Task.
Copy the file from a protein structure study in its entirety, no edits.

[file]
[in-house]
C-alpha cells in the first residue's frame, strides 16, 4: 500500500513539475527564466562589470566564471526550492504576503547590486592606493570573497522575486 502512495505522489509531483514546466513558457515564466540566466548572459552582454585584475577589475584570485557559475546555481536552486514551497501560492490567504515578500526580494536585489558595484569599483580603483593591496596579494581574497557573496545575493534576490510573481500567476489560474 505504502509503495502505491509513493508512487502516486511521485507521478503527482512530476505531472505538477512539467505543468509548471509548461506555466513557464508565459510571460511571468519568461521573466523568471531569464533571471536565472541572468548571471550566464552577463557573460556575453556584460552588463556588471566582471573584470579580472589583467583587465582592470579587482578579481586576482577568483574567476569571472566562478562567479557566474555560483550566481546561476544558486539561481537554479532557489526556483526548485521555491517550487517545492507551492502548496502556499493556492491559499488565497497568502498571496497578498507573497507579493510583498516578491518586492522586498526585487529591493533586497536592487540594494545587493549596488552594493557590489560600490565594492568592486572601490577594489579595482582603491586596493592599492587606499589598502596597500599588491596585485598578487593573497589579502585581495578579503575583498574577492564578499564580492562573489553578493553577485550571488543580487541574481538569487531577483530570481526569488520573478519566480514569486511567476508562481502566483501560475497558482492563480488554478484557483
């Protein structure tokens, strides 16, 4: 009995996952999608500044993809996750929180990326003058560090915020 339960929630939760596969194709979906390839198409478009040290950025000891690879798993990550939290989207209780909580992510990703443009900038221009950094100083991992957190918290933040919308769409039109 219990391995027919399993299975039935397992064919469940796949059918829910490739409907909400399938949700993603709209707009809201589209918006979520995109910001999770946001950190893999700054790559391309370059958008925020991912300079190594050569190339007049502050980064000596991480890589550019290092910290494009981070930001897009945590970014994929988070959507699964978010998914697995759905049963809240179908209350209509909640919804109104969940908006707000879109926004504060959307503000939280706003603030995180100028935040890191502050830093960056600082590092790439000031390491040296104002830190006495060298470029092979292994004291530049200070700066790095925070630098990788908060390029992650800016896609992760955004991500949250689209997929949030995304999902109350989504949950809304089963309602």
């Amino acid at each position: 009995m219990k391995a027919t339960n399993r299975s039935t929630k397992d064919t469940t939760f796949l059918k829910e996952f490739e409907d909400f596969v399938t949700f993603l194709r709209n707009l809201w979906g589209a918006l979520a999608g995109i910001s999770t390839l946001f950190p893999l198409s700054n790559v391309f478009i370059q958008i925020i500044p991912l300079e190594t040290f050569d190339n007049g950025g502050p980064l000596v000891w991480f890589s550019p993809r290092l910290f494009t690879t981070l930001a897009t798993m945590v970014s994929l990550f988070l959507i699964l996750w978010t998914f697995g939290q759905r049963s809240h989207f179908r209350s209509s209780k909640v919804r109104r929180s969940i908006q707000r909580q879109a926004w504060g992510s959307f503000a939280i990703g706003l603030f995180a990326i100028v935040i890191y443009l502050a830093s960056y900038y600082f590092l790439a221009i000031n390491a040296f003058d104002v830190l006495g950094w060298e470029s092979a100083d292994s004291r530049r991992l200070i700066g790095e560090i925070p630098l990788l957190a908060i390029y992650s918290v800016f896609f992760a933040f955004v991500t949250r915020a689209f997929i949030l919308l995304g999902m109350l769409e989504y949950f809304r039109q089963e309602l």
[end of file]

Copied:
[in-house]
C-alpha cells in the first residue's frame, strides 16, 4: 500500500513539475527564466562589470566564471526550492504576503547590486592606493570573497522575486 502512495505522489509531483514546466513558457515564466540566466548572459552582454585584475577589475584570485557559475546555481536552486514551497501560492490567504515578500526580494536585489558595484569599483580603483593591496596579494581574497557573496545575493534576490510573481500567476489560474 505504502509503495502505491509513493508512487502516486511521485507521478503527482512530476505531472505538477512539467505543468509548471509548461506555466513557464508565459510571460511571468519568461521573466523568471531569464533571471536565472541572468548571471550566464552577463557573460556575453556584460552588463556588471566582471573584470579580472589583467583587465582592470579587482578579481586576482577568483574567476569571472566562478562567479557566474555560483550566481546561476544558486539561481537554479532557489526556483526548485521555491517550487517545492507551492502548496502556499493556492491559499488565497497568502498571496497578498507573497507579493510583498516578491518586492522586498526585487529591493533586497536592487540594494545587493549596488552594493557590489560600490565594492568592486572601490577594489579595482582603491586596493592599492587606499589598502596597500599588491596585485598578487593573497589579502585581495578579503575583498574577492564578499564580492562573489553578493553577485550571488543580487541574481538569487531577483530570481526569488520573478519566480514569486511567476508562481502566483501560475497558482492563480488554478484557483
């Protein structure tokens, strides 16, 4: 009995996952999608500044993809996750929180990326003058560090915020 339960929630939760596969194709979906390839198409478009040290950025000891690879798993990550939290989207209780909580992510990703443009900038221009950094100083991992957190918290933040919308769409039109 219990391995027919399993299975039935397992064919469940796949059918829910490739409907909400399938949700993603709209707009809201589209918006979520995109910001999770946001950190893999700054790559391309370059958008925020991912300079190594050569190339007049502050980064000596991480890589550019290092910290494009981070930001897009945590970014994929988070959507699964978010998914697995759905049963809240179908209350209509909640919804109104969940908006707000879109926004504060959307503000939280706003603030995180100028935040890191502050830093960056600082590092790439000031390491040296104002830190006495060298470029092979292994004291530049200070700066790095925070630098990788908060390029992650800016896609992760955004991500949250689209997929949030995304999902109350989504949950809304089963309602």
């Amino acid at each position: 009995m219990k391995a027919t339960n399993r299975s039935t929630k397992d064919t469940t939760f796949l059918k829910e996952f490739e409907d909400f596969v399938t949700f993603l194709r709209n707009l809201w979906g589209a918006l979520a999608g995109i910001s999770t390839l946001f950190p893999l198409s700054n790559v391309f478009i370059q958008i925020i500044p991912l300079e190594t040290f050569d190339n007049g950025g502050p980064l000596v000891w991480f890589s550019p993809r290092l910290f494009t690879t981070l930001a897009t798993m945590v970014s994929l990550f988070l959507i699964l996750w978010t998914f697995g939290q759905r049963s809240h989207f179908r209350s209509s209780k909640v919804r109104r929180s969940i908006q707000r909580q879109a926004w504060g992510s959307f503000a939280i990703g706003l603030f995180a990326i100028v935040i890191y443009l502050a830093s960056y900038y600082f590092l790439a221009i000031n390491a040296f003058d104002v830190l006495g950094w060298e470029s092979a100083d292994s004291r530049r991992l200070i700066g790095e560090i925070p630098l990788l957190a908060i390029y992650s918290v800016f896609f992760a933040f955004v991500t949250r915020a689209f997929i949030l919308l995304g999902m109350l769409e989504y949950f809304r039109q089963e309602l």